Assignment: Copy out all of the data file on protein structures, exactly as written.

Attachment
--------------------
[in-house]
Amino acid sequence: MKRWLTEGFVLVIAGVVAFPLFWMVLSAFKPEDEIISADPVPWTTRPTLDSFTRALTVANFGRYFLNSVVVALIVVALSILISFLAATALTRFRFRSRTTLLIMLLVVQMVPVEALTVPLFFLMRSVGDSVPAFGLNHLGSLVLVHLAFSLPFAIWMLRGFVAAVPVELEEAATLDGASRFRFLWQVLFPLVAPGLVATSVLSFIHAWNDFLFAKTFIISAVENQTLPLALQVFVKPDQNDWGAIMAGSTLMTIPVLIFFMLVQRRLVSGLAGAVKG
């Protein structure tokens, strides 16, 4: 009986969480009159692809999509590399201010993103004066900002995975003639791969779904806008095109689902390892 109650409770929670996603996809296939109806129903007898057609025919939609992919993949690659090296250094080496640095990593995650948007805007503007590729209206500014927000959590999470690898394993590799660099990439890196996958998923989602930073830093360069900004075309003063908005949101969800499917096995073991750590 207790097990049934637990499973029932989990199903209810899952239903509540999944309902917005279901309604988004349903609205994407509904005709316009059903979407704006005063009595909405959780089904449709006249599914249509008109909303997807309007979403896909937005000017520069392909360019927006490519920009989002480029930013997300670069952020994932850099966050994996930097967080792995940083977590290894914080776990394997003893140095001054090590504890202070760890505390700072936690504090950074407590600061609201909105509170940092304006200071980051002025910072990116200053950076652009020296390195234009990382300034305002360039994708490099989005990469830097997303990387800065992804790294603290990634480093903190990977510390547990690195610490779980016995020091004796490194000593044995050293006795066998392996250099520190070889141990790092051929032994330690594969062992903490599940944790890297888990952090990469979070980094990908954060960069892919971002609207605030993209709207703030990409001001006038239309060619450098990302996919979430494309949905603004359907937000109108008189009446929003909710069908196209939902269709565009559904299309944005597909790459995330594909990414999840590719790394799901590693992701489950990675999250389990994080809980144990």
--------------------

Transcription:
[in-house]
Amino acid sequence: MKRWLTEGFVLVIAGVVAFPLFWMVLSAFKPEDEIISADPVPWTTRPTLDSFTRALTVANFGRYFLNSVVVALIVVALSILISFLAATALTRFRFRSRTTLLIMLLVVQMVPVEALTVPLFFLMRSVGDSVPAFGLNHLGSLVLVHLAFSLPFAIWMLRGFVAAVPVELEEAATLDGASRFRFLWQVLFPLVAPGLVATSVLSFIHAWNDFLFAKTFIISAVENQTLPLALQVFVKPDQNDWGAIMAGSTLMTIPVLIFFMLVQRRLVSGLAGAVKG
């Protein structure tokens, strides 16, 4: 009986969480009159692809999509590399201010993103004066900002995975003639791969779904806008095109689902390892 109650409770929670996603996809296939109806129903007898057609025919939609992919993949690659090296250094080496640095990593995650948007805007503007590729209206500014927000959590999470690898394993590799660099990439890196996958998923989602930073830093360069900004075309003063908005949101969800499917096995073991750590 207790097990049934637990499973029932989990199903209810899952239903509540999944309902917005279901309604988004349903609205994407509904005709316009059903979407704006005063009595909405959780089904449709006249599914249509008109909303997807309007979403896909937005000017520069392909360019927006490519920009989002480029930013997300670069952020994932850099966050994996930097967080792995940083977590290894914080776990394997003893140095001054090590504890202070760890505390700072936690504090950074407590600061609201909105509170940092304006200071980051002025910072990116200053950076652009020296390195234009990382300034305002360039994708490099989005990469830097997303990387800065992804790294603290990634480093903190990977510390547990690195610490779980016995020091004796490194000593044995050293006795066998392996250099520190070889141990790092051929032994330690594969062992903490599940944790890297888990952090990469979070980094990908954060960069892919971002609207605030993209709207703030990409001001006038239309060619450098990302996919979430494309949905603004359907937000109108008189009446929003909710069908196209939902269709565009559904299309944005597909790459995330594909990414999840590719790394799901590693992701489950990675999250389990994080809980144990």